If you ever wished you could run away to a private island, look no further than those little islands that pepper the Indian River Lagoon. Spoil islands are the result of dredging associated with the construction of navigation channels for the Atlantic Intracoastal Water Way from 1951 to 1961. The dredged materials (spoils) were deposited in large piles along the channel edges and eventually evolved into islands.
Today they are easily accessible sanctuaries where visitors can connect with nature and observe wildlife in a tranquil setting. The spoil islands of the lagoon are public, uninhabited, and popular with boaters and paddlers. Many of them, less than a mile from shore, are designated for recreational use, offering sandy beaches, picnic tables, pedestal grills, fire pits, and camping areas. Camping is on a first-come, first-serve basis and no reservations are required. Some islands are more popular than others and fill up quickly on weekends but with dozens of spoil islands open to camping throughout the region, finding a site is not difficult. There are more than 100 of these islands in the lagoon and they range in size from less than 1.2 acres to more than 7.5 acres.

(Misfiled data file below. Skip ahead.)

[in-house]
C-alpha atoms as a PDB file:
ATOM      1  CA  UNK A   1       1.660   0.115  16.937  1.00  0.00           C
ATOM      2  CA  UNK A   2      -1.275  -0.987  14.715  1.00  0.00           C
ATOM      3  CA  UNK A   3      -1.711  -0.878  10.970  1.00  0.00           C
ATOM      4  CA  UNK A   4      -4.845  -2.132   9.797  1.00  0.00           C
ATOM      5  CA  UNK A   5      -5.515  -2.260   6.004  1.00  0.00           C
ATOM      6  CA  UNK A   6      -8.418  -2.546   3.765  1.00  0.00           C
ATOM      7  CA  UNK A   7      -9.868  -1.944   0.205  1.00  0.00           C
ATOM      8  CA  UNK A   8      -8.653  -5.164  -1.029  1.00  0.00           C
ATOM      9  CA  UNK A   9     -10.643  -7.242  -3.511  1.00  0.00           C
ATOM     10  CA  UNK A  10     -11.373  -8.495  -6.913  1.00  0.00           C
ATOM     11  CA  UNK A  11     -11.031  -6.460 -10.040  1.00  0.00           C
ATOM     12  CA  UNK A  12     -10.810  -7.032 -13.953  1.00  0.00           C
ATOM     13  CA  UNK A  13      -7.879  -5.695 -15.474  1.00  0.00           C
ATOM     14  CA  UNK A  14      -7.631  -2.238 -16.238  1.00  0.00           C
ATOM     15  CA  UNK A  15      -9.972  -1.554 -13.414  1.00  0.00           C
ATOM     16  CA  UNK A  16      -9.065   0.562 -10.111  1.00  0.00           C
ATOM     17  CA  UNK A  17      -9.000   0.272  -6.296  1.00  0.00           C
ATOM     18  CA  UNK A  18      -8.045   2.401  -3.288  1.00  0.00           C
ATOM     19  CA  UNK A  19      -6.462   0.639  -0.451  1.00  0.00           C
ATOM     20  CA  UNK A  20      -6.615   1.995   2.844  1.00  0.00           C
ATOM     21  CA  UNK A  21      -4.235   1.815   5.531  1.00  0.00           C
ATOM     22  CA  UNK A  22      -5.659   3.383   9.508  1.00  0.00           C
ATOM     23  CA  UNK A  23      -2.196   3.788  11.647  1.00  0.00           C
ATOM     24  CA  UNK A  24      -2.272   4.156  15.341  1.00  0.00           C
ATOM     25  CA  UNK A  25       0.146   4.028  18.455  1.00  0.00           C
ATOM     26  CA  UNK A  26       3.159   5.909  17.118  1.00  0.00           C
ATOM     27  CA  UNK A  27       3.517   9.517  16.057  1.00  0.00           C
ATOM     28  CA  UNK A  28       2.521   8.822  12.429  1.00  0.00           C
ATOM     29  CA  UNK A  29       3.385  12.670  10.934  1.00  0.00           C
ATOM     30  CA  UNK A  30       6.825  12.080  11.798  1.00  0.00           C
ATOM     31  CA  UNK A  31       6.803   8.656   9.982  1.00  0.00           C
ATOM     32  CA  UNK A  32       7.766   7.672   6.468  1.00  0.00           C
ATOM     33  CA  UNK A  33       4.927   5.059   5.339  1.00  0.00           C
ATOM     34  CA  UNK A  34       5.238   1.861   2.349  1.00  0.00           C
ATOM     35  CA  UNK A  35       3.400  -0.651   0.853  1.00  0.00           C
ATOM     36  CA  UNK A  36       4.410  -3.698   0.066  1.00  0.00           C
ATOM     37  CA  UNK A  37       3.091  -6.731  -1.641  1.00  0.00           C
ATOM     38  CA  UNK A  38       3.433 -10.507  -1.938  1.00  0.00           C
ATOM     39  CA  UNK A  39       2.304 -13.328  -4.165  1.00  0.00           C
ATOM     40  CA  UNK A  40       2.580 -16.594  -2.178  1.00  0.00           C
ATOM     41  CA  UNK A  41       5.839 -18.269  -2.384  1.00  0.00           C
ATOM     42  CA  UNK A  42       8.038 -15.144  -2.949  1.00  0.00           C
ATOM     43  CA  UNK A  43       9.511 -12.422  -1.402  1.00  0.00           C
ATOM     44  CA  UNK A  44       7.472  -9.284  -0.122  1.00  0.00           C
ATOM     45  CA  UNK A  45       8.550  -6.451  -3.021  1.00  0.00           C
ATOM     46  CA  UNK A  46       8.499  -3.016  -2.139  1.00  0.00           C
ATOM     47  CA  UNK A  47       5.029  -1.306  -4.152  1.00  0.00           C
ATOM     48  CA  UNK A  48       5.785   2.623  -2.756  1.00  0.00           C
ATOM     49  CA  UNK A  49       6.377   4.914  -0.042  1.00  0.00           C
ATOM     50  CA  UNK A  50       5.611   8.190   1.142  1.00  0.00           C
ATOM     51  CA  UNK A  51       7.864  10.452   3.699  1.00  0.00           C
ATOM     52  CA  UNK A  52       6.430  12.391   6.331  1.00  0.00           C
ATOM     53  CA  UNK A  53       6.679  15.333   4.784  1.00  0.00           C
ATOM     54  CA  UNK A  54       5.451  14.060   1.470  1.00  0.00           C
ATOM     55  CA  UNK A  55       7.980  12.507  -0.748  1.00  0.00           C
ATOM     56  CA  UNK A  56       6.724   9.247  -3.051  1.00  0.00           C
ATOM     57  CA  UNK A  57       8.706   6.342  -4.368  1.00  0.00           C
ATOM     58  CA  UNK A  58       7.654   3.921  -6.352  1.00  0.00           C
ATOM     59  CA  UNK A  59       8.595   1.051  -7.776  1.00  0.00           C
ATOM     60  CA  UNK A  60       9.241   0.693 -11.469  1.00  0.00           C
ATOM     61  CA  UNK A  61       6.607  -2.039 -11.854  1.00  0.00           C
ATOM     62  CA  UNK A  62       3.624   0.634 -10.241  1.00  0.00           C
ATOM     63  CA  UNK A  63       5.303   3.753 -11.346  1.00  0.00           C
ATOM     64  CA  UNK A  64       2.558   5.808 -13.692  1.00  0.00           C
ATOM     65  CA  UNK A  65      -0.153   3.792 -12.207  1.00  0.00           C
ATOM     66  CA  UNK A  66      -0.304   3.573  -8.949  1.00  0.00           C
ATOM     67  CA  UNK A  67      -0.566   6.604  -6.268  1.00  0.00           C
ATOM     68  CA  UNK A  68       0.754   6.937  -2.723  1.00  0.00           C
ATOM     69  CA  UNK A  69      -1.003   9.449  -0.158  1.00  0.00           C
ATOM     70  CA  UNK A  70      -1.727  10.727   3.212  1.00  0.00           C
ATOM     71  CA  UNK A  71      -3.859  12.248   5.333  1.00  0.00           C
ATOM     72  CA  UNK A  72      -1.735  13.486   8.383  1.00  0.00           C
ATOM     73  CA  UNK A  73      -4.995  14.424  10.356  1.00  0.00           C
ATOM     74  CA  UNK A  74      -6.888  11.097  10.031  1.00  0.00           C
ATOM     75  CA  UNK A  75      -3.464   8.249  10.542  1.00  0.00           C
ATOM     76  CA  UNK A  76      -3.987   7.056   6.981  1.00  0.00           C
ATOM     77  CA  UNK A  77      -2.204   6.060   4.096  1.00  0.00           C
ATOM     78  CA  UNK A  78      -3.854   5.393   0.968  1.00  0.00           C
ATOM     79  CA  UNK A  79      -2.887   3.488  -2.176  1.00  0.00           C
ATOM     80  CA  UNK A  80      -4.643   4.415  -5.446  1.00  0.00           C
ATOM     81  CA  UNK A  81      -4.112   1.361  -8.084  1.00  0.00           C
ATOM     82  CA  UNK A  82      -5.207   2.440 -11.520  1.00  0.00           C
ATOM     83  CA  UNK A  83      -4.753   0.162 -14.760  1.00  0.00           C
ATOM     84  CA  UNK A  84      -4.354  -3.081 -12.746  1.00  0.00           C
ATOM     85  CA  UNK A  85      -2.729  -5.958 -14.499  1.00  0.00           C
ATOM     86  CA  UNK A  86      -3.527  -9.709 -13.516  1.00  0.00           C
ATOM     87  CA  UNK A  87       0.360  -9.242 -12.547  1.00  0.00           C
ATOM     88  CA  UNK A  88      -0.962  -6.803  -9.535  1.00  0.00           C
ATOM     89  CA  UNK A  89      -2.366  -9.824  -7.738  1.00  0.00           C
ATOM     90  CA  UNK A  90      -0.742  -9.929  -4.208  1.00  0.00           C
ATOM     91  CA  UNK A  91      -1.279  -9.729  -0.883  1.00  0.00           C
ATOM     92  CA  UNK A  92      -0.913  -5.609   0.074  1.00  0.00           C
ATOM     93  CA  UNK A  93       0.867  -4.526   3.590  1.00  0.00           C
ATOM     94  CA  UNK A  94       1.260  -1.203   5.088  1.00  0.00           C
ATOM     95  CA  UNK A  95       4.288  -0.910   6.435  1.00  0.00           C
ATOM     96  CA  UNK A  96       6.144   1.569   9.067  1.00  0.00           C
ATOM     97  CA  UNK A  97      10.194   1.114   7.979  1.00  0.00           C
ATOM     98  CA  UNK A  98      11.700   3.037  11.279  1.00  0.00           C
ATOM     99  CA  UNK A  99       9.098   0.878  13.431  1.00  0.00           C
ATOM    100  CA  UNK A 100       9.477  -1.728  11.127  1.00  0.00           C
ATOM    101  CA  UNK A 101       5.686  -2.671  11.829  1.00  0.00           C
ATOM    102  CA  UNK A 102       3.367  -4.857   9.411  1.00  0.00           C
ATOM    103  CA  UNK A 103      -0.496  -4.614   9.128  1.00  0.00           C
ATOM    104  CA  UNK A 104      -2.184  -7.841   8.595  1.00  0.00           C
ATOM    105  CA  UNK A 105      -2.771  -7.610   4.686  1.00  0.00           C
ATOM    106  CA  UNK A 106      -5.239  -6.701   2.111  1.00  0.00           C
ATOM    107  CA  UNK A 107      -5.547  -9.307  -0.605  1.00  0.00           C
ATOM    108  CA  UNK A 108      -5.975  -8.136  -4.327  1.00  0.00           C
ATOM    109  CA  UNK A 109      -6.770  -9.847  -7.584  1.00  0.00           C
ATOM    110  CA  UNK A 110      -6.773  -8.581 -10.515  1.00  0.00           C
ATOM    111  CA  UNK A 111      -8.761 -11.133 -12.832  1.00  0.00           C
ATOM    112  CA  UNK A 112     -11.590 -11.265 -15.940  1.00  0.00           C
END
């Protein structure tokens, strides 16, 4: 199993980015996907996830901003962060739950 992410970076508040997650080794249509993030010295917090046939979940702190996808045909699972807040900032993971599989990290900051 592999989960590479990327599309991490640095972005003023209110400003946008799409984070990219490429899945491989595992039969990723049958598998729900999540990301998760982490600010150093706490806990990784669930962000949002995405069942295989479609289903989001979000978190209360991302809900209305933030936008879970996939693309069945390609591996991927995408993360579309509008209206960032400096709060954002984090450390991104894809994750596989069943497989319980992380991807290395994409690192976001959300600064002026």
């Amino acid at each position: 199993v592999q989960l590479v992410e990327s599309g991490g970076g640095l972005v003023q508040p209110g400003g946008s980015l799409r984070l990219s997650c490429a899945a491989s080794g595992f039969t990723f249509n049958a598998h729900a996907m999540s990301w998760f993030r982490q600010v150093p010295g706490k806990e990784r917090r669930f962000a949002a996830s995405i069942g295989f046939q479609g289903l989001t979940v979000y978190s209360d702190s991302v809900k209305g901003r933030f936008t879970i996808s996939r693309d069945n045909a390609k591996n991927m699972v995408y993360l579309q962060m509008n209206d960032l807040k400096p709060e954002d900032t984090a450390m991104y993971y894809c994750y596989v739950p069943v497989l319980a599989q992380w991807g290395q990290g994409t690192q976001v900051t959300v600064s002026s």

Each island is designated for specific use and purposes, and some are off-limits. Conservation and Critical Wildlife Area (CWA) islands are generally closed to public access as many have developed into valuable and distinct habitats for wildlife and native flora. CWAs are clearly marked with signs visible from the water. Those that are designated for recreation are open for public use and vary in terms of available amenities.
These lands are managed by the Florida Department of Environmental Protection’s Indian River Lagoon Aquatic Preserves Office (IRLAP) and ownership varies between state and federal agencies. Those that are designated for recreational use are maintained by Friends of the Spoil Islands (FOSIFL), a nonprofit volunteer organization. While the recreational islands are a source of great fun and enjoyment, it is important to note that none have trash receptacles, running water, electricity, or restroom facilities.
Before you head out to explore the spoil islands, first take the time to visit the Friends of the Spoil Islands website at WWW.FOSIFL.ORG. There you can find downloadable maps of the islands, how they are designated, and learn the rules of the road when visiting these precious resources. Responsible and respectful use of these lands will ensure that everyone can continue to enjoy them for years to come.